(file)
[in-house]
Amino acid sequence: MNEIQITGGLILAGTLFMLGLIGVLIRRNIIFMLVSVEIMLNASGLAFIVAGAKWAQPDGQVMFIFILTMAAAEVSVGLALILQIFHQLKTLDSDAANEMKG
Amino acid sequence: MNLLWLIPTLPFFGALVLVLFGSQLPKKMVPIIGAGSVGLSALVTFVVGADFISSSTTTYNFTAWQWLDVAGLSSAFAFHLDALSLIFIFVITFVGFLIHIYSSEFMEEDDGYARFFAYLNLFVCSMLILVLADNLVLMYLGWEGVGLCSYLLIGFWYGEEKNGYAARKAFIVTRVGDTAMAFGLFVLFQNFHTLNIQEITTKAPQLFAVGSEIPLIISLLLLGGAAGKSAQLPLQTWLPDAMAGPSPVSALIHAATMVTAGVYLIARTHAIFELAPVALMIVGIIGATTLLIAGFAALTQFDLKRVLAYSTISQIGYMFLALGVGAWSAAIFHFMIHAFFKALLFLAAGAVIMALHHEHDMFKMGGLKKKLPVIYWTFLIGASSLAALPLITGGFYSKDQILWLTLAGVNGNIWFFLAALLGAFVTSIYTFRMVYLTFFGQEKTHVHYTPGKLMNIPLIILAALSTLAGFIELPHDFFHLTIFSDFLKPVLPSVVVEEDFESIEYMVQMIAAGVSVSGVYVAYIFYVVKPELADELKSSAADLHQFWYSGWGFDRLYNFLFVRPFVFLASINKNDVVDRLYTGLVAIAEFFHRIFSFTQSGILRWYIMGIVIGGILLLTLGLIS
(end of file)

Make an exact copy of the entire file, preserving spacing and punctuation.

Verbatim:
[in-house]
Amino acid sequence: MNEIQITGGLILAGTLFMLGLIGVLIRRNIIFMLVSVEIMLNASGLAFIVAGAKWAQPDGQVMFIFILTMAAAEVSVGLALILQIFHQLKTLDSDAANEMKG
Amino acid sequence: MNLLWLIPTLPFFGALVLVLFGSQLPKKMVPIIGAGSVGLSALVTFVVGADFISSSTTTYNFTAWQWLDVAGLSSAFAFHLDALSLIFIFVITFVGFLIHIYSSEFMEEDDGYARFFAYLNLFVCSMLILVLADNLVLMYLGWEGVGLCSYLLIGFWYGEEKNGYAARKAFIVTRVGDTAMAFGLFVLFQNFHTLNIQEITTKAPQLFAVGSEIPLIISLLLLGGAAGKSAQLPLQTWLPDAMAGPSPVSALIHAATMVTAGVYLIARTHAIFELAPVALMIVGIIGATTLLIAGFAALTQFDLKRVLAYSTISQIGYMFLALGVGAWSAAIFHFMIHAFFKALLFLAAGAVIMALHHEHDMFKMGGLKKKLPVIYWTFLIGASSLAALPLITGGFYSKDQILWLTLAGVNGNIWFFLAALLGAFVTSIYTFRMVYLTFFGQEKTHVHYTPGKLMNIPLIILAALSTLAGFIELPHDFFHLTIFSDFLKPVLPSVVVEEDFESIEYMVQMIAAGVSVSGVYVAYIFYVVKPELADELKSSAADLHQFWYSGWGFDRLYNFLFVRPFVFLASINKNDVVDRLYTGLVAIAEFFHRIFSFTQSGILRWYIMGIVIGGILLLTLGLIS